I’ve noticed a recent shift in the kinds of projects I have been getting from clients. Very often, rather than building a website, app or other solution which will be used by end users I am being asked to use user experience techniques to help visualise a business strategy. In many cases this strategy can have little to no technical component. So how can we apply our UX toolkit when we aren’t actually building anything?
Strategy Impacts People
The fact that we aren’t creating an end product in these kind of projects may be scary at first, but if you take a step back you will notice that your skill set is still perfectly applicable. Any change a business makes to it’s strategy; technological or otherwise, is going to have an impact either on it’s employees, it’s customers or both.
Fortunately for us that means it is a human centric problem we are being asked to solve, and that’s what we do best!
Understanding the Business
This type of project means you need to get down into the nitty gritty of what the business is about, perhaps more so then you would on a standard design and build project. That makes things such as identifying stakeholders, understanding additional work streams and managing feedback even more important. Luckily we have put together a guide on surviving a new UX project giving you a few quick tips on how to do this.
More than likely you will have a fair amount of strategy related documents to review. Taken on their own they may be hard to understand so if possible try and find someone from the client side who can walk you through. Keep a record of everything you’ve been sent, and by who. It can be useful later on for verifying how you have come up with your proposals and for doing a handover once the project finishes.
Identify Design Principles
Design principles are something which may or may not be defined already for the strategy. If you aren’t sure what they are they are basically ‘mission statements’ of what the strategy should be, or aims to be. To get a good idea of some I recommend looking at the British government’s design principles on Gov.uk.
Design principles are important as they help give both you and the client an idea of what the most important impacts will be. It can also help in deciding which user journeys you want to focus on after you have done your user research.
Understanding the impacts
Depending on the project there could be one of two angles to what you deliver. You may be being asked to provide recommendations for changes to the proposed strategy based on user needs, or you could simply be providing a representation to the business of what their strategy impacts will be on their employees or customers.In most cases I have found that personas and user journeys are the best way to cover off either of these two requirements.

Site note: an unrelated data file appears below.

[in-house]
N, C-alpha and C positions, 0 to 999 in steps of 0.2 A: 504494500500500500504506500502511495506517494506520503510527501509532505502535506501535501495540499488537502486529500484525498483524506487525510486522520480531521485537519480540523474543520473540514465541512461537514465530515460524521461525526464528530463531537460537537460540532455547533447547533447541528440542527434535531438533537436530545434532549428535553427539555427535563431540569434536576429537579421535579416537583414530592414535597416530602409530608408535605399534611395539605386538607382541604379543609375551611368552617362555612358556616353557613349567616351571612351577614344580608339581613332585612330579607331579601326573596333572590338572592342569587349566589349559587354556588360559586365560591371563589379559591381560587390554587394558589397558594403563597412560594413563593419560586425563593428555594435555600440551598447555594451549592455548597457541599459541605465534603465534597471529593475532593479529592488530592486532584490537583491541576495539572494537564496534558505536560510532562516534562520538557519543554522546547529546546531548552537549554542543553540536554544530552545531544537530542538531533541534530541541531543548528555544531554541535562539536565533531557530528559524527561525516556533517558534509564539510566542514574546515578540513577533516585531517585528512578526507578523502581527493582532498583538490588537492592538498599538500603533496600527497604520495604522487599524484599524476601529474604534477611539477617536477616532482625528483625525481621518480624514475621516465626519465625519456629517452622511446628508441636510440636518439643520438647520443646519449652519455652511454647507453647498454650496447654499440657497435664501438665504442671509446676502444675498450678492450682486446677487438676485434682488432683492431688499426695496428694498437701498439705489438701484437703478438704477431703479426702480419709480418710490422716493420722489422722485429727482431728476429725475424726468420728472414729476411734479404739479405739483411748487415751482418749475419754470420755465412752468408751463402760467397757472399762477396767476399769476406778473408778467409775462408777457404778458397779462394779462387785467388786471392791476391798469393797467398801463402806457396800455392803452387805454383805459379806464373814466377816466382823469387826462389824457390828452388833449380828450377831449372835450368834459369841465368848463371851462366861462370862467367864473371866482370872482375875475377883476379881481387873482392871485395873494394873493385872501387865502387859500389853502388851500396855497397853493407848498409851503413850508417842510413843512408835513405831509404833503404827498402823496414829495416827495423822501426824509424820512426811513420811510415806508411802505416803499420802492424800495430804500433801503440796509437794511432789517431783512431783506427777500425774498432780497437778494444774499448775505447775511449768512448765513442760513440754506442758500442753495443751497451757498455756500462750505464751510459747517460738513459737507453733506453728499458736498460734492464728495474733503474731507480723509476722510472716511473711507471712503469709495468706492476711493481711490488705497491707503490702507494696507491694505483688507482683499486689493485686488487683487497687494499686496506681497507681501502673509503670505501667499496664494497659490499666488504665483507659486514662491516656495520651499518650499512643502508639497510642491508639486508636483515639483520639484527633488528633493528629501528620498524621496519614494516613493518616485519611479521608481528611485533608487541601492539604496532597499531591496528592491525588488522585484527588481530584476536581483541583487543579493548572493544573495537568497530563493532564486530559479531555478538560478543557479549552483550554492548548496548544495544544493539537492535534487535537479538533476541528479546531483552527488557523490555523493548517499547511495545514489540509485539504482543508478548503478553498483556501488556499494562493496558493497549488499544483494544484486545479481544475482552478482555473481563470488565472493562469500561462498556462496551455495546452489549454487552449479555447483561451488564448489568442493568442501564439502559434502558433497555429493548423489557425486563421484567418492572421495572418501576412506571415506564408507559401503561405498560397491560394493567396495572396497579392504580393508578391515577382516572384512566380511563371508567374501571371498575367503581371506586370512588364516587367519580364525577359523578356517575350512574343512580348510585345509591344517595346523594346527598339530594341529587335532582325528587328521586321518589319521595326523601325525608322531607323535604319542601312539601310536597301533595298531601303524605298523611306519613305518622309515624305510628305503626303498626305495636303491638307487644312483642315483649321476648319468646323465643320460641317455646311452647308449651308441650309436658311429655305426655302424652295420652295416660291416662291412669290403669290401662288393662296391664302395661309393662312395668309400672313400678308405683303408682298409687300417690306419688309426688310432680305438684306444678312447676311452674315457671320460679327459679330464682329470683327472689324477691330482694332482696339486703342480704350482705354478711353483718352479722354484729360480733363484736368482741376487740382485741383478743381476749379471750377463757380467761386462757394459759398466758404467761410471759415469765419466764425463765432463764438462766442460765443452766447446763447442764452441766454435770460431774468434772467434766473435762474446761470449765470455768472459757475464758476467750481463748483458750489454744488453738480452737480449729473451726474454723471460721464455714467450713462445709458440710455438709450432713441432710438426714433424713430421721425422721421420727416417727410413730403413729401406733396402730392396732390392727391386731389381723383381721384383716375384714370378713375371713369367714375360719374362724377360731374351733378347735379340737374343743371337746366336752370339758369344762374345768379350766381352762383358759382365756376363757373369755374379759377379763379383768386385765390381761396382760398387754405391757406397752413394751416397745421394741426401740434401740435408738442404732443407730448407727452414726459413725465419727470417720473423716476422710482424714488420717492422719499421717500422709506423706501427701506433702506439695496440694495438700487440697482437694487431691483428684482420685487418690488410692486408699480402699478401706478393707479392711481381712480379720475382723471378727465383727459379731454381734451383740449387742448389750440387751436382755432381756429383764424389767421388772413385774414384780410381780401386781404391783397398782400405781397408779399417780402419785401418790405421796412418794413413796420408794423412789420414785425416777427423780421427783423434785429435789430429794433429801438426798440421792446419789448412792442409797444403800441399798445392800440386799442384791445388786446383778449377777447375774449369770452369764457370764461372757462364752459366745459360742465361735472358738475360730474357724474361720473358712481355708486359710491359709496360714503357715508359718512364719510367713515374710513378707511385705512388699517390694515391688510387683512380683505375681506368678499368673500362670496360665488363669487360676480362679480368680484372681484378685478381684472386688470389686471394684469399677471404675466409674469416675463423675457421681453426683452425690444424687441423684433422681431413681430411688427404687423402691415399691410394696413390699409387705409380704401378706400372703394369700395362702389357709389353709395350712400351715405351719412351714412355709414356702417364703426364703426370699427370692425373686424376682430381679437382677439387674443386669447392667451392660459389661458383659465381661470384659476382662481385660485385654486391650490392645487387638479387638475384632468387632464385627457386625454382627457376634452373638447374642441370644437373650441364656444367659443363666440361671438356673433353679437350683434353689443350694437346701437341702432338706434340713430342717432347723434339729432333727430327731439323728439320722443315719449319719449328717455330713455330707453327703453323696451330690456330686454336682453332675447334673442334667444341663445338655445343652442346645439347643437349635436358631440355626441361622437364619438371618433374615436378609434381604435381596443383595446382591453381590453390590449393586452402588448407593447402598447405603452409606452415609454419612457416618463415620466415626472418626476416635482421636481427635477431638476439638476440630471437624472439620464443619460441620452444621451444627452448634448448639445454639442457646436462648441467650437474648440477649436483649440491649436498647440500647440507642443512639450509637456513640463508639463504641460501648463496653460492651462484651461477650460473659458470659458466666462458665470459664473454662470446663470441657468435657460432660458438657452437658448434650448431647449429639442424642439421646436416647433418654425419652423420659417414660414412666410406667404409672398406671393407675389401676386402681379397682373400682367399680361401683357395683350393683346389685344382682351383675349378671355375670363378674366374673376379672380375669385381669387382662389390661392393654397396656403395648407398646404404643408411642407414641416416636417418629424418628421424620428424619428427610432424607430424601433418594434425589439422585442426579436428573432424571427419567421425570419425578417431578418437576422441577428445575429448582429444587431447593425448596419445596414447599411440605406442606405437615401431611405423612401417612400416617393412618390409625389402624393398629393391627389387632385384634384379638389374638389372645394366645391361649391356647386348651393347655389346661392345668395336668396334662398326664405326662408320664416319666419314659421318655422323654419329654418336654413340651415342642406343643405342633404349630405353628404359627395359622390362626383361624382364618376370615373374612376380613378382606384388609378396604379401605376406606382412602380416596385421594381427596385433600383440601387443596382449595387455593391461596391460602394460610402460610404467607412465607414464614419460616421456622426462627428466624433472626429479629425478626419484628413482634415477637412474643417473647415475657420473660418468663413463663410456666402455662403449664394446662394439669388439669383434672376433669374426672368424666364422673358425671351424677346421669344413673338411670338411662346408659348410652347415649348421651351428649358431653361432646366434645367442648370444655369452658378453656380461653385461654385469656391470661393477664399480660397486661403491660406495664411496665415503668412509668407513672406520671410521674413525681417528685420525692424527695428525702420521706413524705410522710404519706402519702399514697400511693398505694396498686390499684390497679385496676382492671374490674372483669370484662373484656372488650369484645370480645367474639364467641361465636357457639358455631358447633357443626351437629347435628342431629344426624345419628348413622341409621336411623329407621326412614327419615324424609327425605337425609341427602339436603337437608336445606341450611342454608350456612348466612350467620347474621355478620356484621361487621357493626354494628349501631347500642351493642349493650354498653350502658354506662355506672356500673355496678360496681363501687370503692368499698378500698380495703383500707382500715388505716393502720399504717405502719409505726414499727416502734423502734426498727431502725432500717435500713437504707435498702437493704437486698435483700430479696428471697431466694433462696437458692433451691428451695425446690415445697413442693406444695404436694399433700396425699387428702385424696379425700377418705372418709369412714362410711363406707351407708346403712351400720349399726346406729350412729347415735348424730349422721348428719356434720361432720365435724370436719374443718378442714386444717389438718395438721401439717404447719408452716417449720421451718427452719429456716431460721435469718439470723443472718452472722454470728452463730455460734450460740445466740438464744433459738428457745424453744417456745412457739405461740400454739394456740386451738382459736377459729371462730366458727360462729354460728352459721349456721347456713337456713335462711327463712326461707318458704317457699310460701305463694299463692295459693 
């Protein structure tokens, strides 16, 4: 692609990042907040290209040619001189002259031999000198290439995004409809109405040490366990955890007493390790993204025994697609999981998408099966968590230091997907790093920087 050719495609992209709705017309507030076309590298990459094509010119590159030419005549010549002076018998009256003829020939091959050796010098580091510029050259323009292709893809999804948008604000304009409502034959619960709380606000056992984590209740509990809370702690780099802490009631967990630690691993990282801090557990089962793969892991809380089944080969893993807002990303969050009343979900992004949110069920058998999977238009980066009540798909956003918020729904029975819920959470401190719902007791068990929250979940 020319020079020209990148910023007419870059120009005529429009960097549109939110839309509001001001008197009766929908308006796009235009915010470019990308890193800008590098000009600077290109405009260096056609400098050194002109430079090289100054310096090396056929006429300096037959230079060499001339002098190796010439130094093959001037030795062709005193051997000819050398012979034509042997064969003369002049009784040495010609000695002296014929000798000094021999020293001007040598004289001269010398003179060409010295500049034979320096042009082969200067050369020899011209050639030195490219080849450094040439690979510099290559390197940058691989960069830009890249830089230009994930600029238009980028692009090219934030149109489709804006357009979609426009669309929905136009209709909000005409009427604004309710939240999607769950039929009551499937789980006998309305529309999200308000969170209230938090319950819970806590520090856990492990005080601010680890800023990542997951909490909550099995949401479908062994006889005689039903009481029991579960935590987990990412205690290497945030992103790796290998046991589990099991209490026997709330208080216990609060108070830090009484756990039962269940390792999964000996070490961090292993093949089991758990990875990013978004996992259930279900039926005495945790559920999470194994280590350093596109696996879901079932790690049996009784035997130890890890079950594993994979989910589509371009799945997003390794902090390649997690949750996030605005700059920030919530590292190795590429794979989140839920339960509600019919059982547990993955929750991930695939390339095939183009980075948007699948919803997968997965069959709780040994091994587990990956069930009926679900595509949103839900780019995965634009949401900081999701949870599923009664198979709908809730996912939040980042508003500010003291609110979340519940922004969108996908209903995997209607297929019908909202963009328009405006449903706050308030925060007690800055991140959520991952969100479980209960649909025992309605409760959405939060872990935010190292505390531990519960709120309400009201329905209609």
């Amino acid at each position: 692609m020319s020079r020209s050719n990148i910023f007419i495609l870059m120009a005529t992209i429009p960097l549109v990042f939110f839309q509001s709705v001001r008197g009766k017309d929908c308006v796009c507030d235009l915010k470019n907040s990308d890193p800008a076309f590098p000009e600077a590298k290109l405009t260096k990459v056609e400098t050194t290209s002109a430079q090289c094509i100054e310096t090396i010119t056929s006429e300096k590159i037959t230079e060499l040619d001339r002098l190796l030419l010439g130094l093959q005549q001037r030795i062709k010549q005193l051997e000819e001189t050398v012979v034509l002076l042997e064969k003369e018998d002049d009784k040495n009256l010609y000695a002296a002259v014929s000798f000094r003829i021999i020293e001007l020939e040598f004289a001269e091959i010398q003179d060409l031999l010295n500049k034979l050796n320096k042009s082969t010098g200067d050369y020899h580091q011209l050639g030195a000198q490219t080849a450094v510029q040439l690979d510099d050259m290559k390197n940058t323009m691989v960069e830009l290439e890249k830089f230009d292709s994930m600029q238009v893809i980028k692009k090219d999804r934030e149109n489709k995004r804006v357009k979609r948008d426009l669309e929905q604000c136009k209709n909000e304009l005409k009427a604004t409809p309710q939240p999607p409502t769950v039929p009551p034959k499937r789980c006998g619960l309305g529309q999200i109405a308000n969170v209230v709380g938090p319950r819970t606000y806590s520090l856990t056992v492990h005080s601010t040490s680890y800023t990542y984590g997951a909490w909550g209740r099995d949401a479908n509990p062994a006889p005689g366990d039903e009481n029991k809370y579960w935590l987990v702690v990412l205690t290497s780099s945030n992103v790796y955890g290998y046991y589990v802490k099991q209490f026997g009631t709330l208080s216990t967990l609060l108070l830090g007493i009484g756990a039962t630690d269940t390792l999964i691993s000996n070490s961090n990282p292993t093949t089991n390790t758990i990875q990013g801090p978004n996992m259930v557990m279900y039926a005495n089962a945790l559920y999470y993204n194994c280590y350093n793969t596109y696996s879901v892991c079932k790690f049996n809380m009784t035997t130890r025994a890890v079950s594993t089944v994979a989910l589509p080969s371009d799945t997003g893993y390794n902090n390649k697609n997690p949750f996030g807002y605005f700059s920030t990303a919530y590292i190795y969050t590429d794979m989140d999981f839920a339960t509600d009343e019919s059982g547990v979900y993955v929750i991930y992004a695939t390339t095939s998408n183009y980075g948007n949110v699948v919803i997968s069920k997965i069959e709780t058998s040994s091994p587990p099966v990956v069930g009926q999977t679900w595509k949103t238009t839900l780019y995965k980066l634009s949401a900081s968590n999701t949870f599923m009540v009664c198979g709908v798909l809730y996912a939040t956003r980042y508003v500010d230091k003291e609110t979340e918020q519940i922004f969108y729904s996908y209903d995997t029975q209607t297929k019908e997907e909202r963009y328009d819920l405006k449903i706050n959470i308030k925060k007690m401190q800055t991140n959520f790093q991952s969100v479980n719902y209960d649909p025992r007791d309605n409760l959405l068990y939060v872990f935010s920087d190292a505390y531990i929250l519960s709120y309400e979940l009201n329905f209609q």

With this kind of work sometimes you will be unable to disclose to people you speak to about the new strategy. This is because sometimes it can involve things such as job losses or pay cuts. In that situation you need to understand how the person operates in the current model and rely on information from the client and the materials you have reviewed to gain a picture as to how their life will change.
Using Personas and User Journeys to Visualise Strategy
Personas and user journeys allow you to do visualise a strategy in an easily understandable way. By creating a picture of a current employee/customer and their common tasks the client will be more easily able to identify where the major impacts will be due to any new strategy.
The process you go through to create your personas and user journeys isn’t vastly different as you will be using your standard user research toolkit. The key difference may be that you will not necessarily be focussing on future technology or functionality.
This work tends to be highly iterative. New strategies often have many different stakeholders feeding in and it’s not unusual for no single person in the business to have the full picture. For this reason you should keep your personas and user journeys simple, normally just text based is fine for the early stages as you will be changing them often!
Who is the work for?
After you have a set of personas and journeys more or less complete it is important to understand how they will be used by the business after you roll off the project. If it is being used to sell the strategy into an executive committee for example you may wish to discuss making some of the journeys more visual by getting illustrations done for them. You may also want to bring out the relevant design principles in some way. If the work is being used to recommend changes to the strategy, make sure these are highlighted.
It is important to identify who on the client side will be taking the work forward, and make sure you fully handover all materials to them. Ensure they understand what you have delivered, who you have spoken to and any documents you have reviewed.
Hardcore business strategy can be intimidating, but by using our UX skillset we can make it a little more user friendly to understand.
Have you been asked to do a UX project like this? How did you approach it? Let us know in the comments.